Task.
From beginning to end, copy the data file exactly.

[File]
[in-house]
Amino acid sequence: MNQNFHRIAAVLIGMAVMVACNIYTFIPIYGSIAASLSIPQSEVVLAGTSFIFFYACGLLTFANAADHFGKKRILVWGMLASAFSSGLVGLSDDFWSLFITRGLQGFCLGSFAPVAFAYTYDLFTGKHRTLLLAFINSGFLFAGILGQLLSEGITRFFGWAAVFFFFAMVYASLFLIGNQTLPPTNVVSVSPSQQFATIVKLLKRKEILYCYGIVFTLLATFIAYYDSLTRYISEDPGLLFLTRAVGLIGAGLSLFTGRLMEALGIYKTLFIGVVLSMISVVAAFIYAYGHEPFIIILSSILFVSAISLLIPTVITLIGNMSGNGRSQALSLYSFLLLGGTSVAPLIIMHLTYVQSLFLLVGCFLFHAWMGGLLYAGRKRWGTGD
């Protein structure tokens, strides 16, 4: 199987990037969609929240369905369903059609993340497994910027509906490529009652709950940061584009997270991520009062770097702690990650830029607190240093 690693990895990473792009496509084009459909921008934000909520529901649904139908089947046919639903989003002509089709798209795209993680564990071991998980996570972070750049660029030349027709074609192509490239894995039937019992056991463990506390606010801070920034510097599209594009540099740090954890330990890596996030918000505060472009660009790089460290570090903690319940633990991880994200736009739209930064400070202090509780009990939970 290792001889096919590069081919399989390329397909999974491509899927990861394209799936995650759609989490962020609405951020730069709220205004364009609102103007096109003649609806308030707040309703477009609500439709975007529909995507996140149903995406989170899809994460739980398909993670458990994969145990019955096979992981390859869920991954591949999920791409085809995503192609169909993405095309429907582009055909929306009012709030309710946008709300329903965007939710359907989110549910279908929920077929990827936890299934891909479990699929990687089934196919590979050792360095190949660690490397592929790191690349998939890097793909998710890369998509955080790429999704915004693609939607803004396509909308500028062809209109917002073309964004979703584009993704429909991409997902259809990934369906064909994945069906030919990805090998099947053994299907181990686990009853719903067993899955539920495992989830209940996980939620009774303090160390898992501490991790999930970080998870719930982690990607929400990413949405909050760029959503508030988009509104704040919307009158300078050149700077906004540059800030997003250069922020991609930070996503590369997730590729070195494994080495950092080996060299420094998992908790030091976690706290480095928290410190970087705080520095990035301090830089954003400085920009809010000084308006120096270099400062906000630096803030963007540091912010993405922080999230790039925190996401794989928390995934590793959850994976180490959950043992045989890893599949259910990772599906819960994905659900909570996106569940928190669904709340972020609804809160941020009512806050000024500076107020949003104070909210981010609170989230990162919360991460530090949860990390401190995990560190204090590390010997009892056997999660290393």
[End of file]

[in-house]
Amino acid sequence: MNQNFHRIAAVLIGMAVMVACNIYTFIPIYGSIAASLSIPQSEVVLAGTSFIFFYACGLLTFANAADHFGKKRILVWGMLASAFSSGLVGLSDDFWSLFITRGLQGFCLGSFAPVAFAYTYDLFTGKHRTLLLAFINSGFLFAGILGQLLSEGITRFFGWAAVFFFFAMVYASLFLIGNQTLPPTNVVSVSPSQQFATIVKLLKRKEILYCYGIVFTLLATFIAYYDSLTRYISEDPGLLFLTRAVGLIGAGLSLFTGRLMEALGIYKTLFIGVVLSMISVVAAFIYAYGHEPFIIILSSILFVSAISLLIPTVITLIGNMSGNGRSQALSLYSFLLLGGTSVAPLIIMHLTYVQSLFLLVGCFLFHAWMGGLLYAGRKRWGTGD
């Protein structure tokens, strides 16, 4: 199987990037969609929240369905369903059609993340497994910027509906490529009652709950940061584009997270991520009062770097702690990650830029607190240093 690693990895990473792009496509084009459909921008934000909520529901649904139908089947046919639903989003002509089709798209795209993680564990071991998980996570972070750049660029030349027709074609192509490239894995039937019992056991463990506390606010801070920034510097599209594009540099740090954890330990890596996030918000505060472009660009790089460290570090903690319940633990991880994200736009739209930064400070202090509780009990939970 290792001889096919590069081919399989390329397909999974491509899927990861394209799936995650759609989490962020609405951020730069709220205004364009609102103007096109003649609806308030707040309703477009609500439709975007529909995507996140149903995406989170899809994460739980398909993670458990994969145990019955096979992981390859869920991954591949999920791409085809995503192609169909993405095309429907582009055909929306009012709030309710946008709300329903965007939710359907989110549910279908929920077929990827936890299934891909479990699929990687089934196919590979050792360095190949660690490397592929790191690349998939890097793909998710890369998509955080790429999704915004693609939607803004396509909308500028062809209109917002073309964004979703584009993704429909991409997902259809990934369906064909994945069906030919990805090998099947053994299907181990686990009853719903067993899955539920495992989830209940996980939620009774303090160390898992501490991790999930970080998870719930982690990607929400990413949405909050760029959503508030988009509104704040919307009158300078050149700077906004540059800030997003250069922020991609930070996503590369997730590729070195494994080495950092080996060299420094998992908790030091976690706290480095928290410190970087705080520095990035301090830089954003400085920009809010000084308006120096270099400062906000630096803030963007540091912010993405922080999230790039925190996401794989928390995934590793959850994976180490959950043992045989890893599949259910990772599906819960994905659900909570996106569940928190669904709340972020609804809160941020009512806050000024500076107020949003104070909210981010609170989230990162919360991460530090949860990390401190995990560190204090590390010997009892056997999660290393």